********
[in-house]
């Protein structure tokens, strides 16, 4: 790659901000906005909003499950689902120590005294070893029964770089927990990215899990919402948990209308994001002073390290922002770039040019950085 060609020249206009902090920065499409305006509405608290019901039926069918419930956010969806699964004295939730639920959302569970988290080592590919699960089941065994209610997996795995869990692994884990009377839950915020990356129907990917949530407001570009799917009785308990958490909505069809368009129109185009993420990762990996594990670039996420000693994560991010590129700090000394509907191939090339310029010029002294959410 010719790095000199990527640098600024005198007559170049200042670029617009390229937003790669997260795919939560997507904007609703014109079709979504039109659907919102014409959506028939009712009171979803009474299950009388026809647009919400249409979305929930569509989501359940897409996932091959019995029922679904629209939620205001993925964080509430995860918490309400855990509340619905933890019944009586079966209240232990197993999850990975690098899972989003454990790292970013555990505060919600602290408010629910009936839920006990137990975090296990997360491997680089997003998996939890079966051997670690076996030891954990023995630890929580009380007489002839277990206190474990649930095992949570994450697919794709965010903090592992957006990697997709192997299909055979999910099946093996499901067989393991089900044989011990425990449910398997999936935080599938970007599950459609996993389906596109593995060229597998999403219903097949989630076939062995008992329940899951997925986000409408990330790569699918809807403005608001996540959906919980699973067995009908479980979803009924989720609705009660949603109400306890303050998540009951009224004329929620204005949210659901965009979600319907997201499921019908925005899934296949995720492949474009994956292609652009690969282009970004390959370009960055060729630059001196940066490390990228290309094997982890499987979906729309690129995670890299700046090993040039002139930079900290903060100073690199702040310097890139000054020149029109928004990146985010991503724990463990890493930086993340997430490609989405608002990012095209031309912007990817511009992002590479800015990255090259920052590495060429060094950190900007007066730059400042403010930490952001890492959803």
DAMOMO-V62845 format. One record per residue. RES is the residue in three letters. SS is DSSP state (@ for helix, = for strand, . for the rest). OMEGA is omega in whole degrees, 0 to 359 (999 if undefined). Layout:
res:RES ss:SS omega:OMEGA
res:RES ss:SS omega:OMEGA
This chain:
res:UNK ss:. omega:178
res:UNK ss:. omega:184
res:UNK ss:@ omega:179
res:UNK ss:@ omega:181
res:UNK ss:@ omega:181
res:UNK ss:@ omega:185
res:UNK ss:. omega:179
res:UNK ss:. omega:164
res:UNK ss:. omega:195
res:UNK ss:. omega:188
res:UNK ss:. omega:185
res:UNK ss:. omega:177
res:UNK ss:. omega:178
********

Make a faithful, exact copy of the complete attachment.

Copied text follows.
[in-house]
């Protein structure tokens, strides 16, 4: 790659901000906005909003499950689902120590005294070893029964770089927990990215899990919402948990209308994001002073390290922002770039040019950085 060609020249206009902090920065499409305006509405608290019901039926069918419930956010969806699964004295939730639920959302569970988290080592590919699960089941065994209610997996795995869990692994884990009377839950915020990356129907990917949530407001570009799917009785308990958490909505069809368009129109185009993420990762990996594990670039996420000693994560991010590129700090000394509907191939090339310029010029002294959410 010719790095000199990527640098600024005198007559170049200042670029617009390229937003790669997260795919939560997507904007609703014109079709979504039109659907919102014409959506028939009712009171979803009474299950009388026809647009919400249409979305929930569509989501359940897409996932091959019995029922679904629209939620205001993925964080509430995860918490309400855990509340619905933890019944009586079966209240232990197993999850990975690098899972989003454990790292970013555990505060919600602290408010629910009936839920006990137990975090296990997360491997680089997003998996939890079966051997670690076996030891954990023995630890929580009380007489002839277990206190474990649930095992949570994450697919794709965010903090592992957006990697997709192997299909055979999910099946093996499901067989393991089900044989011990425990449910398997999936935080599938970007599950459609996993389906596109593995060229597998999403219903097949989630076939062995008992329940899951997925986000409408990330790569699918809807403005608001996540959906919980699973067995009908479980979803009924989720609705009660949603109400306890303050998540009951009224004329929620204005949210659901965009979600319907997201499921019908925005899934296949995720492949474009994956292609652009690969282009970004390959370009960055060729630059001196940066490390990228290309094997982890499987979906729309690129995670890299700046090993040039002139930079900290903060100073690199702040310097890139000054020149029109928004990146985010991503724990463990890493930086993340997430490609989405608002990012095209031309912007990817511009992002590479800015990255090259920052590495060429060094950190900007007066730059400042403010930490952001890492959803």
DAMOMO-V62845 format. One record per residue. RES is the residue in three letters. SS is DSSP state (@ for helix, = for strand, . for the rest). OMEGA is omega in whole degrees, 0 to 359 (999 if undefined). Layout:
res:RES ss:SS omega:OMEGA
res:RES ss:SS omega:OMEGA
This chain:
res:UNK ss:. omega:178
res:UNK ss:. omega:184
res:UNK ss:@ omega:179
res:UNK ss:@ omega:181
res:UNK ss:@ omega:181
res:UNK ss:@ omega:185
res:UNK ss:. omega:179
res:UNK ss:. omega:164
res:UNK ss:. omega:195
res:UNK ss:. omega:188
res:UNK ss:. omega:185
res:UNK ss:. omega:177
res:UNK ss:. omega:178